On June 5, 1989, Sean Smith, 10, and his younger sister Erin, 8, returned home together from school. Alone in their empty house, they went into their parents’ bedroom in search of video game cartridges that their mother had previously hidden away.


But instead of finding the games, Sean came across a .38-caliber revolver that was being kept in his father’s dresser drawer. Sean began playing with the gun, and unaware that it was loaded, he pulled the trigger, fatally shooting Erin in the chest. Sean immediately called 911, and that recording of him–pleading for help for his dying sister–was played repeatedly on news stations across the country. (Note: the above audio contains a segment of the 911 call.)

Within two weeks of Erin’s shooting, a total of five Florida children were accidentally shot with their parents’ guns, leading the state legislature to pass a gun safety bill punishing anyone who leaves a firearm within reach of a child.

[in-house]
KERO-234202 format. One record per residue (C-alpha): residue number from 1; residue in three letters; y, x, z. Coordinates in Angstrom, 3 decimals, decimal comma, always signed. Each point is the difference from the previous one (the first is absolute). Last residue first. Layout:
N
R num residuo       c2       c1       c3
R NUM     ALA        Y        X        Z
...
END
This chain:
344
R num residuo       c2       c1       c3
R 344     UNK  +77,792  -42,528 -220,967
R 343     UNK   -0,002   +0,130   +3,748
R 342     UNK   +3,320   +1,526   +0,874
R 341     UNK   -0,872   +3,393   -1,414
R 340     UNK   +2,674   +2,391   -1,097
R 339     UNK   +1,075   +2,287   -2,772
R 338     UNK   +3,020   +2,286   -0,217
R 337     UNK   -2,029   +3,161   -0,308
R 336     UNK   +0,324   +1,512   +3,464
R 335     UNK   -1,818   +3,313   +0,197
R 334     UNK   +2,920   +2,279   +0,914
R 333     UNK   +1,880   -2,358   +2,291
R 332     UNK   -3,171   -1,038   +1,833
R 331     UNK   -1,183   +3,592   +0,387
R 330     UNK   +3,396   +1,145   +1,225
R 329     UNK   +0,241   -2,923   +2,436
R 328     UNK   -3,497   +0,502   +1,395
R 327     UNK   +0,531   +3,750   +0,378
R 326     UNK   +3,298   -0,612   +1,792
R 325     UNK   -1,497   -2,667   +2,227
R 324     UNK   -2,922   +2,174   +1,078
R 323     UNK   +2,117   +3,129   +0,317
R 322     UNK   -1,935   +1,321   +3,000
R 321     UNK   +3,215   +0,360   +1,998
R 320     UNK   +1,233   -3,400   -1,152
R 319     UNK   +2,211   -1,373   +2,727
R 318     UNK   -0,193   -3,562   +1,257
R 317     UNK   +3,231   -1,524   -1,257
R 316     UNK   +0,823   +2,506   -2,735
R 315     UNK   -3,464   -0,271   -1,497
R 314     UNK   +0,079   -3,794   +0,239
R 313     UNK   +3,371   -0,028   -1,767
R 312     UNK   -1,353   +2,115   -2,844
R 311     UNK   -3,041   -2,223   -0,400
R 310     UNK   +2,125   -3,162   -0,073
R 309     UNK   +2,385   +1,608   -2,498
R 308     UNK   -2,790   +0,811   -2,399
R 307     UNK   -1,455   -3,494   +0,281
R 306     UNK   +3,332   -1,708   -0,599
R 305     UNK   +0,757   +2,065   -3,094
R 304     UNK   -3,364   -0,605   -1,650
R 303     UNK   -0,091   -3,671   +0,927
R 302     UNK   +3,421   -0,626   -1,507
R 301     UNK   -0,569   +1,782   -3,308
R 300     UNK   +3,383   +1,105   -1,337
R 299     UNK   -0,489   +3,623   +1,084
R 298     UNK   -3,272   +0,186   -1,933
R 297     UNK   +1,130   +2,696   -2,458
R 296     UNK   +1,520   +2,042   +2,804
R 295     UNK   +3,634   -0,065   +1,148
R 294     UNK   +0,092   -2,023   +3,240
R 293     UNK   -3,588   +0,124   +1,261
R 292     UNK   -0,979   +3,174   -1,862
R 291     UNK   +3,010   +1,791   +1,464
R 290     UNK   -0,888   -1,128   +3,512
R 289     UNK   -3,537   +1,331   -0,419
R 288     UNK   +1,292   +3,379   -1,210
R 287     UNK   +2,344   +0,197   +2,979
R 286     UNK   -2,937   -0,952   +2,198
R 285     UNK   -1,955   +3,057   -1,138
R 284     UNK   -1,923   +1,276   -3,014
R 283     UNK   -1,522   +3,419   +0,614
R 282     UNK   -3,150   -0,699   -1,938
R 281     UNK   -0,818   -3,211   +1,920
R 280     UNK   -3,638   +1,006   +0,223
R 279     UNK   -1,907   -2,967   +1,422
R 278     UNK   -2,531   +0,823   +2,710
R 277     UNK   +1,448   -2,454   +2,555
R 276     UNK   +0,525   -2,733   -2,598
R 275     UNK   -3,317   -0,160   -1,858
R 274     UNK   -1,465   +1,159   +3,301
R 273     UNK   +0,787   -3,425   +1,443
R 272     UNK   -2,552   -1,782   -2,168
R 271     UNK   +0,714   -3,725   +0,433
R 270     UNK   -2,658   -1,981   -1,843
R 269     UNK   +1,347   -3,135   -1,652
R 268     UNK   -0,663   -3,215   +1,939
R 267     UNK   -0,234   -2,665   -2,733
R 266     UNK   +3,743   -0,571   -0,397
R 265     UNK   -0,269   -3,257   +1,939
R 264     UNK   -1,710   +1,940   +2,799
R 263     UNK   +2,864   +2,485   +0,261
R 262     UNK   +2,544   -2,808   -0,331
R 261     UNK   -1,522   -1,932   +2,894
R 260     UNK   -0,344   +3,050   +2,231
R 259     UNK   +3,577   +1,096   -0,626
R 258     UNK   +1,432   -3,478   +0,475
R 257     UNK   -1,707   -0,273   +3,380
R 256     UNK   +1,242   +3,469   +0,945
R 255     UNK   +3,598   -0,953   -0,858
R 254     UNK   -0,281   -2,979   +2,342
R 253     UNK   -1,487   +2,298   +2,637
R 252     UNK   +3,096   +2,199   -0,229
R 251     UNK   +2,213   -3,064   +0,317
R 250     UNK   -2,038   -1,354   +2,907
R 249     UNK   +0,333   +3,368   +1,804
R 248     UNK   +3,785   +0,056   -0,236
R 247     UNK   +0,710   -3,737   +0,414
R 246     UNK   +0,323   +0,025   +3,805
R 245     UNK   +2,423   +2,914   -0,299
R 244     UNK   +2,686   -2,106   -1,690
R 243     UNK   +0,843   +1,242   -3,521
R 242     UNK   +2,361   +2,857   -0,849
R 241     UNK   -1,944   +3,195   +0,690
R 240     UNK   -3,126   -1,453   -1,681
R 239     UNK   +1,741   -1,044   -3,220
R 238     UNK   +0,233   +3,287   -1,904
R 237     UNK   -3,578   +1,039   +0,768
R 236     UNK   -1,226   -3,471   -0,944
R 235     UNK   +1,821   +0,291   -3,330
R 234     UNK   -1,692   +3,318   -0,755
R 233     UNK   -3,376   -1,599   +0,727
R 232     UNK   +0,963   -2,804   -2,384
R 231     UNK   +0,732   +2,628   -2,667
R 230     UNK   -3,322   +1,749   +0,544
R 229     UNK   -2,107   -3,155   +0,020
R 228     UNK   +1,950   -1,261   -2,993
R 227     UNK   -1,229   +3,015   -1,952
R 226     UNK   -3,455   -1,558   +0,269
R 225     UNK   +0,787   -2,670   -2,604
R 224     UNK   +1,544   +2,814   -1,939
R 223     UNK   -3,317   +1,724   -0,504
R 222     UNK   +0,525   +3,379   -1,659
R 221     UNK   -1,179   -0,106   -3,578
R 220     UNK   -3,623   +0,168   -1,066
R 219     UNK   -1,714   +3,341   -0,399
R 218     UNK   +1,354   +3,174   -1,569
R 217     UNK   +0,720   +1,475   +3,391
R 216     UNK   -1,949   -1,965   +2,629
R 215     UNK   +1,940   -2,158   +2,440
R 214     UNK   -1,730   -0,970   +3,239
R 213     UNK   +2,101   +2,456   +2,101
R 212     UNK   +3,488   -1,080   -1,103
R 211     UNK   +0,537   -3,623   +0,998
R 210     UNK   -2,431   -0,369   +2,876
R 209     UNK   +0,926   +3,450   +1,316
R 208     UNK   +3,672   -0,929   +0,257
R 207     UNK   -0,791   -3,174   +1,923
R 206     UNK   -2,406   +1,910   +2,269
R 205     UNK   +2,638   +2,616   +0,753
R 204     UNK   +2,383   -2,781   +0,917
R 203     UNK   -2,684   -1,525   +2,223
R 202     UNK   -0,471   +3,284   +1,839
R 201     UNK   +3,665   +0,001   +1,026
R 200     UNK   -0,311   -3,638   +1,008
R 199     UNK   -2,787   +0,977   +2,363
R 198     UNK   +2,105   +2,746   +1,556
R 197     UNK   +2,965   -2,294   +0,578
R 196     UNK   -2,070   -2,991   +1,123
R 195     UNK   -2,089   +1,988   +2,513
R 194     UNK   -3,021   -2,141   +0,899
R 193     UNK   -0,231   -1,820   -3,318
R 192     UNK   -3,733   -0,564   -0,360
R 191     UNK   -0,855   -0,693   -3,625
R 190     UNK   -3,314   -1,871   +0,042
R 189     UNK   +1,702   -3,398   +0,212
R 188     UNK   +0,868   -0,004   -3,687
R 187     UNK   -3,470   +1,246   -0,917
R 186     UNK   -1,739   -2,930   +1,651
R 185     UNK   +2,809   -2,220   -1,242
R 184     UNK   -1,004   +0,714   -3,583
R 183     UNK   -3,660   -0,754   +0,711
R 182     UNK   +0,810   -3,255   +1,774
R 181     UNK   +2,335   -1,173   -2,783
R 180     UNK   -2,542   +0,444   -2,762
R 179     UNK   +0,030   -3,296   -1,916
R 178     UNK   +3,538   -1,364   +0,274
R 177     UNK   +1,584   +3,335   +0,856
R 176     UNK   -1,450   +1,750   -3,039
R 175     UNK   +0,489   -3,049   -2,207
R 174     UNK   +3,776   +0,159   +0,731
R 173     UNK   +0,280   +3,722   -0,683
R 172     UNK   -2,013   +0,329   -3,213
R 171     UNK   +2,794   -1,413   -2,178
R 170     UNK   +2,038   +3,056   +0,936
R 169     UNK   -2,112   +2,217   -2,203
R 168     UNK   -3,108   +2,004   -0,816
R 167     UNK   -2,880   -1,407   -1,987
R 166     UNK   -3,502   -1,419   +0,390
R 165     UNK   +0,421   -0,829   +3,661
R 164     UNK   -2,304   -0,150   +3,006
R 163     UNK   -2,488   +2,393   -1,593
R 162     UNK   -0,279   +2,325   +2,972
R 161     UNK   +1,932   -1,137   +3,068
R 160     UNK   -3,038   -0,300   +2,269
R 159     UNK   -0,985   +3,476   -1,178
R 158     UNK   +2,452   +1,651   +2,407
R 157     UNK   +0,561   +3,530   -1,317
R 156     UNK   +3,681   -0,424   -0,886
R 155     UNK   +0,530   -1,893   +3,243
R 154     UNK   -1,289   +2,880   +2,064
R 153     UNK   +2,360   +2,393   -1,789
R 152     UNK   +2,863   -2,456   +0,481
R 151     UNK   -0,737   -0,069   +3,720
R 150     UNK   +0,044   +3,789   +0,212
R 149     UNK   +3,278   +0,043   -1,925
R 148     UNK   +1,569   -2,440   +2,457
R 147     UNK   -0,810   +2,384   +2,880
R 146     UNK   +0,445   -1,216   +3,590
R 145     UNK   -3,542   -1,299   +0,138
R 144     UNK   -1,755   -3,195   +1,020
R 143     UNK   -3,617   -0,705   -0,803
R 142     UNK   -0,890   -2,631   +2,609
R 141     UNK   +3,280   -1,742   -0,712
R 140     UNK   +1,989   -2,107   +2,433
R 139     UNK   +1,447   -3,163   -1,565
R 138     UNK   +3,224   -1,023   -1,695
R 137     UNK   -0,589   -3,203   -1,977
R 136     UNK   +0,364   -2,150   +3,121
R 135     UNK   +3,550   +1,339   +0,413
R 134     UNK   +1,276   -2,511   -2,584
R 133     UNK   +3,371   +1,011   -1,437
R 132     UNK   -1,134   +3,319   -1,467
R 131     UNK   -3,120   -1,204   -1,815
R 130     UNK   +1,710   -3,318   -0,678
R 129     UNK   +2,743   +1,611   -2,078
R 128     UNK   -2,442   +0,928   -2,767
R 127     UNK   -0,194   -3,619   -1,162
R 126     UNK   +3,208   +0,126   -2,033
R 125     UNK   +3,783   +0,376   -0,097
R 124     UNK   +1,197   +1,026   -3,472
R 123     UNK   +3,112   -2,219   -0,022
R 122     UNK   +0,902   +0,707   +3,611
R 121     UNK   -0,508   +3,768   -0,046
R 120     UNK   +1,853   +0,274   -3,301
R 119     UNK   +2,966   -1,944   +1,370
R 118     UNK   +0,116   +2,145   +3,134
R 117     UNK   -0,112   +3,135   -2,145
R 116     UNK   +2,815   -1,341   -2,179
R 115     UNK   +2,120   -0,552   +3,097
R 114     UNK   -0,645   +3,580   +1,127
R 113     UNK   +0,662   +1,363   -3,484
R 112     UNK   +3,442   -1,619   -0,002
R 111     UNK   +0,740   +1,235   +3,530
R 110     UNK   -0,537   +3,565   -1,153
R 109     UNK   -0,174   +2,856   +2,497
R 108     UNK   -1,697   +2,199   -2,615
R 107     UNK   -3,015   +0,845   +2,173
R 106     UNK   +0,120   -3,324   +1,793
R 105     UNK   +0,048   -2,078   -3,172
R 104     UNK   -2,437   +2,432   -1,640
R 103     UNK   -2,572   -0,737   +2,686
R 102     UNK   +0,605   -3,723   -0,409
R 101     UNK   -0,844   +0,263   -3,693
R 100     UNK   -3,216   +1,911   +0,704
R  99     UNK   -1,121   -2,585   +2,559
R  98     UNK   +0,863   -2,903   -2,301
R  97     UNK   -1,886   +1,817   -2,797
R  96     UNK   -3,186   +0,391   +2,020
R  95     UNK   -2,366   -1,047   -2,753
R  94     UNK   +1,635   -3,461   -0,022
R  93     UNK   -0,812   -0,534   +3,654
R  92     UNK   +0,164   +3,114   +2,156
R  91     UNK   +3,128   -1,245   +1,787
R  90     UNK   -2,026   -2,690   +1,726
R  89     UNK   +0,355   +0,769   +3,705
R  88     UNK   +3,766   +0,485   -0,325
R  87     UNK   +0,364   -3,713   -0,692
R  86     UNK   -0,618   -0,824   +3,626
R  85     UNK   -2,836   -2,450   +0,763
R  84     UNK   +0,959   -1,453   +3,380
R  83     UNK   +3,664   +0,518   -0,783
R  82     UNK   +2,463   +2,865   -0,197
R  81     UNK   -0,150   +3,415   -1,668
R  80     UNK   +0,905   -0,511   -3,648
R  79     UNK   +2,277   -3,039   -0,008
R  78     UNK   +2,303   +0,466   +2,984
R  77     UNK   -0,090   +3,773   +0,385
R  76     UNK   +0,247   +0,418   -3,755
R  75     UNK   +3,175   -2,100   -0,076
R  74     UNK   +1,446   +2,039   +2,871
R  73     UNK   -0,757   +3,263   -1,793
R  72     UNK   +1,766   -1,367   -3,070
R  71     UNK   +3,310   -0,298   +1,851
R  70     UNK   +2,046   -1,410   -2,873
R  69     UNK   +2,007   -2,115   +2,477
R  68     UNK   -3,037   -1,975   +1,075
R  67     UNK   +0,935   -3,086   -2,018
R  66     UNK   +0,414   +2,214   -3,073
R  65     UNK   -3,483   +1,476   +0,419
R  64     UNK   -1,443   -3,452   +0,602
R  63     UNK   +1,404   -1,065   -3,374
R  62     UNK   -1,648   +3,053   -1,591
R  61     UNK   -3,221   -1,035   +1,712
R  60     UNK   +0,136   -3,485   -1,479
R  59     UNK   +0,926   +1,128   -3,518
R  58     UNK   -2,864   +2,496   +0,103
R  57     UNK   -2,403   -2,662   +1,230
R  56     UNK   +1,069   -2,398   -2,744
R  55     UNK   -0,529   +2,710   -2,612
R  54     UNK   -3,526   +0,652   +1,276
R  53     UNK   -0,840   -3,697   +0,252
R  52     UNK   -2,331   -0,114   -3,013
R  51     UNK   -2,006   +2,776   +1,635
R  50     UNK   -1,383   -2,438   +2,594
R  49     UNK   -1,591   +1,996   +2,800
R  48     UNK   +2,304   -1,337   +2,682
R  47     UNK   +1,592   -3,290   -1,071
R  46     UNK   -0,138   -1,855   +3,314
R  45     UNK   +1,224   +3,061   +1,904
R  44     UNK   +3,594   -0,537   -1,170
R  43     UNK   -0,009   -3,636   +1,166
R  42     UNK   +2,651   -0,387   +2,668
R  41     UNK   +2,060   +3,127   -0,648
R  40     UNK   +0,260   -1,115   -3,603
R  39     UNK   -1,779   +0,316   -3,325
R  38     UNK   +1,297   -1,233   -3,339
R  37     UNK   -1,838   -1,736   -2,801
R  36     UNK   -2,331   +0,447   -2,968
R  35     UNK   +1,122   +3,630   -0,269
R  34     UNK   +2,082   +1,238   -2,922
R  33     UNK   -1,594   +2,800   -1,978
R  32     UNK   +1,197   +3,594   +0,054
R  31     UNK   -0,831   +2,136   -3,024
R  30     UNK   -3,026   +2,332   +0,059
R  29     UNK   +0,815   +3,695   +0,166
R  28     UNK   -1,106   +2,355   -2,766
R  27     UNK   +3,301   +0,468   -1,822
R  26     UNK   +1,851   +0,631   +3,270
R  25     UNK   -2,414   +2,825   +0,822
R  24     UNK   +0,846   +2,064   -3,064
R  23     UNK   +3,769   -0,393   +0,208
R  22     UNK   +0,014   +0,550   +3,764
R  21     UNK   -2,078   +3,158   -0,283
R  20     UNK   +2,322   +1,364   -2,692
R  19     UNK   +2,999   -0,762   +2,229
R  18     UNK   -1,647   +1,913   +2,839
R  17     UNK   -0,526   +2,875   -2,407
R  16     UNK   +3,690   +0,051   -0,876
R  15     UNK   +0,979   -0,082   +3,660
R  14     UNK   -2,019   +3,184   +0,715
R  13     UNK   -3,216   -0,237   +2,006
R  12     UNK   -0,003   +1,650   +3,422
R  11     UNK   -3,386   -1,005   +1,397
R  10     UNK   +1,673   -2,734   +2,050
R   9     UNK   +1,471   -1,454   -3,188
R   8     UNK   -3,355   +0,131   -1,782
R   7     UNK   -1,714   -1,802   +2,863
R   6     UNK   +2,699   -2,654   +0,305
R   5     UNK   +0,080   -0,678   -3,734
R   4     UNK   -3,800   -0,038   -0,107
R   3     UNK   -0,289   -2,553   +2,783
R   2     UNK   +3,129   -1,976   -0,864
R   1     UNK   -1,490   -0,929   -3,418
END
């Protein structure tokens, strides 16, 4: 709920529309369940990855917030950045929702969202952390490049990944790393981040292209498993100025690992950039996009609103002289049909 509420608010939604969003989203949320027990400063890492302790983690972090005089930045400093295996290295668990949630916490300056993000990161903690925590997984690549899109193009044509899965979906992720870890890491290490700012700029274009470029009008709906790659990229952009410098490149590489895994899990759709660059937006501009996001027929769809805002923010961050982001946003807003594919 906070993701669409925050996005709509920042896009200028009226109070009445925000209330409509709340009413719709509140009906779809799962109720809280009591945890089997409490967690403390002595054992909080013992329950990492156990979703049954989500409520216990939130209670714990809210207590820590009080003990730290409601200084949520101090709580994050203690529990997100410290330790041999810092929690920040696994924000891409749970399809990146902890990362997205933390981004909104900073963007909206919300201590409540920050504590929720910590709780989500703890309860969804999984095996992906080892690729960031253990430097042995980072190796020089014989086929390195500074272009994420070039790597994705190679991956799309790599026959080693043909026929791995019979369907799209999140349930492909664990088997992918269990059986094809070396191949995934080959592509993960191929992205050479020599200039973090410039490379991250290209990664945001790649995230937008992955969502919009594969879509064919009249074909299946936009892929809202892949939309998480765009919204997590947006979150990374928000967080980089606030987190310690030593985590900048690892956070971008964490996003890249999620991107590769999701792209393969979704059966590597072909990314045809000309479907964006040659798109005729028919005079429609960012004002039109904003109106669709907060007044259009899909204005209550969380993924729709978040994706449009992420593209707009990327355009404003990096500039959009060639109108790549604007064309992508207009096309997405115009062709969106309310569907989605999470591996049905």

Sean, now 36, has lived with constant pain and guilt as a result of what happened that day. His parents have also had a difficult time coming to terms with the loss of their youngest child. Sean came to StoryCorps with his mother, Lee (seen together above), to discuss the day of the shooting, and how they have tried to cope with the burden of going on with their lives following an unimaginable personal tragedy.

Originally aired February 5, 2016, on NPR’s Morning Edition.

Top: Sean and Erin Smith together at home on June 4, 1989, one day before the shooting. (Photo Courtesy of Lee Smith)